When stress affects the brain, with its many nerve connections, the rest of the body feels the impact as well. So it stands to reason that if your body feels better, so does your mind. Exercise and other physical activity produce endorphins—chemicals in the brain that act as natural painkillers—and also improve the ability to sleep, which in turn reduces stress. Meditation, acupuncture, massage therapy, even breathing deeply can cause your body to produce endorphins. And conventional wisdom holds that a workout of low to moderate intensity makes you feel energized and healthy.

Scientists have found that regular participation in aerobic exercise has been shown to decrease overall levels of tension, elevate and stabilize mood, improve sleep, and improve self-esteem. Even five minutes of aerobic exercise can stimulate anti-anxiety effects.

 Diaphragmatic Breathing

Stress reduction doesn’t get any easier, or more fundamental, than learning how to breathe properly. When you’re under stress, your chest feels tight and your breathing becomes shallow and rapid. This is a hardwired response to danger that is supposed to be temporary. But most adults breathe this way all the time which unfortunately keeps us in a “flight or fight” mode. The most basic breathing exercise is to consciously breathe from your diaphragm. As you slowly inhale and exhale, concentrate on keeping your chest still while expanding and contracting your stomach. A few minutes of diaphragmatic breathing will lower levels of the stress hormone cortisol and stimulate the parasympathetic nervous system to evoke a state of calm.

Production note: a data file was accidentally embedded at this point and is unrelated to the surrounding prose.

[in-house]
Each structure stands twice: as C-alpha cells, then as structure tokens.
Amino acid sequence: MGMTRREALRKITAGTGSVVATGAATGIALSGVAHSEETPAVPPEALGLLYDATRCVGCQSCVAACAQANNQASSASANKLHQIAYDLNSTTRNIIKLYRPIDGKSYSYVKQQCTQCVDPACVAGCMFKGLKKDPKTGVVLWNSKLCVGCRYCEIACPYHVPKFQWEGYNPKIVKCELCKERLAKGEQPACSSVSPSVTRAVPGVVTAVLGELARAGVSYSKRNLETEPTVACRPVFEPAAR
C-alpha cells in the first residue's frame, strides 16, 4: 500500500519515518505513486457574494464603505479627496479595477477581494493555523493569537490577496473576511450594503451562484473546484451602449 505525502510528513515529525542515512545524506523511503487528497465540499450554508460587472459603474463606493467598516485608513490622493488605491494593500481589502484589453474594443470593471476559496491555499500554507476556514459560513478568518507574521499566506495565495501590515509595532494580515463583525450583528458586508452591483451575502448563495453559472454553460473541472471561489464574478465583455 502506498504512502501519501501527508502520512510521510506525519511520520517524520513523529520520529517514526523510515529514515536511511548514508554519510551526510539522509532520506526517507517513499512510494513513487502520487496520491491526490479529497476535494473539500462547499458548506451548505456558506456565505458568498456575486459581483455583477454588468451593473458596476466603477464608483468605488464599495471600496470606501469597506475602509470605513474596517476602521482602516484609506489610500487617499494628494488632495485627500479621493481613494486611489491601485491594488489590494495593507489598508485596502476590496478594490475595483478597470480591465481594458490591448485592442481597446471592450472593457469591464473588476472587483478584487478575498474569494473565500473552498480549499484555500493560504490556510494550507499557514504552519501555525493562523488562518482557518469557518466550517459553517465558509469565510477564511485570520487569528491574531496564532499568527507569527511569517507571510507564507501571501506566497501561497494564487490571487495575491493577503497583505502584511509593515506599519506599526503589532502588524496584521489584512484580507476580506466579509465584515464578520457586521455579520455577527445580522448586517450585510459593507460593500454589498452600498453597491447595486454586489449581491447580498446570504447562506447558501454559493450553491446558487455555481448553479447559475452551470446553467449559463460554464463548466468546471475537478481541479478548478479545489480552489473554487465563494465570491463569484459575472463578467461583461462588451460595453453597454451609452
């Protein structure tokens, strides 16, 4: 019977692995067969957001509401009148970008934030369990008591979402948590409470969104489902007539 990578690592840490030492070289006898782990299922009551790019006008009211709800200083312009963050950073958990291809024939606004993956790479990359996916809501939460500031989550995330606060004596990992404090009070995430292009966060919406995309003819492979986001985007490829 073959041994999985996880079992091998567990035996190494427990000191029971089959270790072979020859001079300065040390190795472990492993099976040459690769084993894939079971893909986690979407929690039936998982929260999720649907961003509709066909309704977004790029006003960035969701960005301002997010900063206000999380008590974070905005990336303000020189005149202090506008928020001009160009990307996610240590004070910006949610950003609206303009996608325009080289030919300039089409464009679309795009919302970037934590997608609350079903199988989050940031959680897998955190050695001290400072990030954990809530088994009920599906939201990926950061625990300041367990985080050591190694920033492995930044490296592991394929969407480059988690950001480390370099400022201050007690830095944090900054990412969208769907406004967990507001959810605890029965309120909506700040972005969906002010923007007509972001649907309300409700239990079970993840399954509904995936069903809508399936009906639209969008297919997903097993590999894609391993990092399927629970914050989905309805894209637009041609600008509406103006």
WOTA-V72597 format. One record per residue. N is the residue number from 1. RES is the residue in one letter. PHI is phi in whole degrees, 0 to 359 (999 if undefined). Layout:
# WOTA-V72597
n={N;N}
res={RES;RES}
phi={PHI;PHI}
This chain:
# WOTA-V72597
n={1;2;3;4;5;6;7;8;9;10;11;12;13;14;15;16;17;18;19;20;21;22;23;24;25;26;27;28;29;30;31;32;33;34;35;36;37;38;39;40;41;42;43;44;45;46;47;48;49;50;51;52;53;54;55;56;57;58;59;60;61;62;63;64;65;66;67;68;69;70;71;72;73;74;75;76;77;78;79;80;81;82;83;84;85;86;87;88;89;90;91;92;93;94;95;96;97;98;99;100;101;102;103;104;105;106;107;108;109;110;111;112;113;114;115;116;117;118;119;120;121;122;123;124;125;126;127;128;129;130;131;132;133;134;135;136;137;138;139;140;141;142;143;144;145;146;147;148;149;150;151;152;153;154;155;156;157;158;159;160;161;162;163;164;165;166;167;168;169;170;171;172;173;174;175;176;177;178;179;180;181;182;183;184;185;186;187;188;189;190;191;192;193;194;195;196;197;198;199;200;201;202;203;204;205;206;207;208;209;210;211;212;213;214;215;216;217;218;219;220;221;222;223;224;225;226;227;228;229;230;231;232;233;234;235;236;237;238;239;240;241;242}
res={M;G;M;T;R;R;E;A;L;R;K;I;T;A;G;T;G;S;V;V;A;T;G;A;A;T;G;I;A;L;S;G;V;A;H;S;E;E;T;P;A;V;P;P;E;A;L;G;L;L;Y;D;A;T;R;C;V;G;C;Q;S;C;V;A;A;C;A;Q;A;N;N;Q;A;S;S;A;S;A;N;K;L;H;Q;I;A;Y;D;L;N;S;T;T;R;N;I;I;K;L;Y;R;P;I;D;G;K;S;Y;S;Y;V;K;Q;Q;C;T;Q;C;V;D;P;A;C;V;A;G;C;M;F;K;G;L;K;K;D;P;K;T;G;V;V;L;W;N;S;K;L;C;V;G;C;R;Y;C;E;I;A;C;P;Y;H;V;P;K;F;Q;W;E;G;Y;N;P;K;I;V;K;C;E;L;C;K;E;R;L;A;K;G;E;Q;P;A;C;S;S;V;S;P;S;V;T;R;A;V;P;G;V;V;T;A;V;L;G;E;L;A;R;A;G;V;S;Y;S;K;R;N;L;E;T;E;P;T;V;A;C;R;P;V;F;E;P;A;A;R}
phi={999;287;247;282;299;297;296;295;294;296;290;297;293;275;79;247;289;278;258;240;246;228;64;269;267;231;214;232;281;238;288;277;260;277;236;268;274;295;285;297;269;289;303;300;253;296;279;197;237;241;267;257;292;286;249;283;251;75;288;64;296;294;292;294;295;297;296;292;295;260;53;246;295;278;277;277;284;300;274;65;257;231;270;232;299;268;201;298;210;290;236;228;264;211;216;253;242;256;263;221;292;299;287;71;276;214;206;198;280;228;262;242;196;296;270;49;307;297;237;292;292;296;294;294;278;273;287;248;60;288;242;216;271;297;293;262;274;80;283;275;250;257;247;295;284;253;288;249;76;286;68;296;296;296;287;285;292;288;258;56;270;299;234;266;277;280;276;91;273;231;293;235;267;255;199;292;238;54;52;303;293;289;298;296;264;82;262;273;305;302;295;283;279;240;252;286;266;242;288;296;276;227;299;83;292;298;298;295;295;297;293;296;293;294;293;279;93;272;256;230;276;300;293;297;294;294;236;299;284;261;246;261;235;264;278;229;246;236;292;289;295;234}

Get a good night’s sleep

We need sleep to think clearly, react quickly and create memories. It’s well documented that students who regularly get a good night’s sleep perform significantly better than sleep-deprived students. REM sleep, most of which occurs towards the end of a full night’s sleep, is particularly important for consolidating newly learned information.

Make it a priority to do something low pressure and enjoyable

Get crafty (art, scrapbooking, writing/journaling), listen to music, get physical (walk, run, dance, do yoga), get outside, or just give yourself a few minutes off from what you are doing to do simply nothing. Don’t be afraid to take a break when you are studying or writing a paper. Schedule it in! A 20-minute power nap can re-energize you for hours and a brisk walk around the block can help to clear your head and put your thoughts in order.

Tasneem Abrahams

Tasneem is an Occupational Therapist, and a graduate of the TLC foundation for BFRBs professional training institute. Her experience in mental health includes working at Lentegeur Psychiatric hospital forensic unit (South Africa), Kingston Community Adult Learning Disability team (UK), Clinical Specialist for the Oasis Project Spelthorne Community Mental Health team (UK). Tasneem is a member of both the editorial team and the clinical staff on Skinpick, providing online therapy for people who suffer from excoriation (skin picking) disorder.